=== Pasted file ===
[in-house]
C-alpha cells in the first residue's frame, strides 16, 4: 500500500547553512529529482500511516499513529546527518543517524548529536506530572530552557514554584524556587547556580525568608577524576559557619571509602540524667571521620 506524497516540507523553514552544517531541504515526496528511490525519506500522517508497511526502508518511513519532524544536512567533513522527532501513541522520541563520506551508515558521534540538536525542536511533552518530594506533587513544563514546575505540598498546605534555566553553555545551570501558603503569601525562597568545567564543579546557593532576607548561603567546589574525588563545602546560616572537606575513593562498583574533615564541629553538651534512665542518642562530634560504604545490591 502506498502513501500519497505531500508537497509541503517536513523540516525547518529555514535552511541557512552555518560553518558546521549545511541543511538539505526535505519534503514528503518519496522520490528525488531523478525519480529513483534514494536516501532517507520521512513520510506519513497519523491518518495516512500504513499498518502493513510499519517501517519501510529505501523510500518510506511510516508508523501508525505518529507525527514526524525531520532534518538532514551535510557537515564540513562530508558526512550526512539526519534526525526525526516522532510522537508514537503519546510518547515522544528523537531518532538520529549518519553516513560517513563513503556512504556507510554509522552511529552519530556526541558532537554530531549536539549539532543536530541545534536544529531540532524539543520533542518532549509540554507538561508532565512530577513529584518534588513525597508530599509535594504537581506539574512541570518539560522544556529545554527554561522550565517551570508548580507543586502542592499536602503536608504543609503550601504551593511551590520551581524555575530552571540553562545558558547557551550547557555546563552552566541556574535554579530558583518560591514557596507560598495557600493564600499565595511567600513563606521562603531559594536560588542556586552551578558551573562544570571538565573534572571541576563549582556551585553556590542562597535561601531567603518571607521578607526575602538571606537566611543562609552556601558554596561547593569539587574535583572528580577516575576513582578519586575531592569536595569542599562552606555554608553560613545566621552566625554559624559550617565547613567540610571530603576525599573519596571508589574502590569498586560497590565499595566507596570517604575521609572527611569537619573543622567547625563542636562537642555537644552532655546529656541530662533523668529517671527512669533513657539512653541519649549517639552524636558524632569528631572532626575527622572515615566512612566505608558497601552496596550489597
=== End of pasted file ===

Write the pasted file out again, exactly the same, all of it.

[in-house]
C-alpha cells in the first residue's frame, strides 16, 4: 500500500547553512529529482500511516499513529546527518543517524548529536506530572530552557514554584524556587547556580525568608577524576559557619571509602540524667571521620 506524497516540507523553514552544517531541504515526496528511490525519506500522517508497511526502508518511513519532524544536512567533513522527532501513541522520541563520506551508515558521534540538536525542536511533552518530594506533587513544563514546575505540598498546605534555566553553555545551570501558603503569601525562597568545567564543579546557593532576607548561603567546589574525588563545602546560616572537606575513593562498583574533615564541629553538651534512665542518642562530634560504604545490591 502506498502513501500519497505531500508537497509541503517536513523540516525547518529555514535552511541557512552555518560553518558546521549545511541543511538539505526535505519534503514528503518519496522520490528525488531523478525519480529513483534514494536516501532517507520521512513520510506519513497519523491518518495516512500504513499498518502493513510499519517501517519501510529505501523510500518510506511510516508508523501508525505518529507525527514526524525531520532534518538532514551535510557537515564540513562530508558526512550526512539526519534526525526525526516522532510522537508514537503519546510518547515522544528523537531518532538520529549518519553516513560517513563513503556512504556507510554509522552511529552519530556526541558532537554530531549536539549539532543536530541545534536544529531540532524539543520533542518532549509540554507538561508532565512530577513529584518534588513525597508530599509535594504537581506539574512541570518539560522544556529545554527554561522550565517551570508548580507543586502542592499536602503536608504543609503550601504551593511551590520551581524555575530552571540553562545558558547557551550547557555546563552552566541556574535554579530558583518560591514557596507560598495557600493564600499565595511567600513563606521562603531559594536560588542556586552551578558551573562544570571538565573534572571541576563549582556551585553556590542562597535561601531567603518571607521578607526575602538571606537566611543562609552556601558554596561547593569539587574535583572528580577516575576513582578519586575531592569536595569542599562552606555554608553560613545566621552566625554559624559550617565547613567540610571530603576525599573519596571508589574502590569498586560497590565499595566507596570517604575521609572527611569537619573543622567547625563542636562537642555537644552532655546529656541530662533523668529517671527512669533513657539512653541519649549517639552524636558524632569528631572532626575527622572515615566512612566505608558497601552496596550489597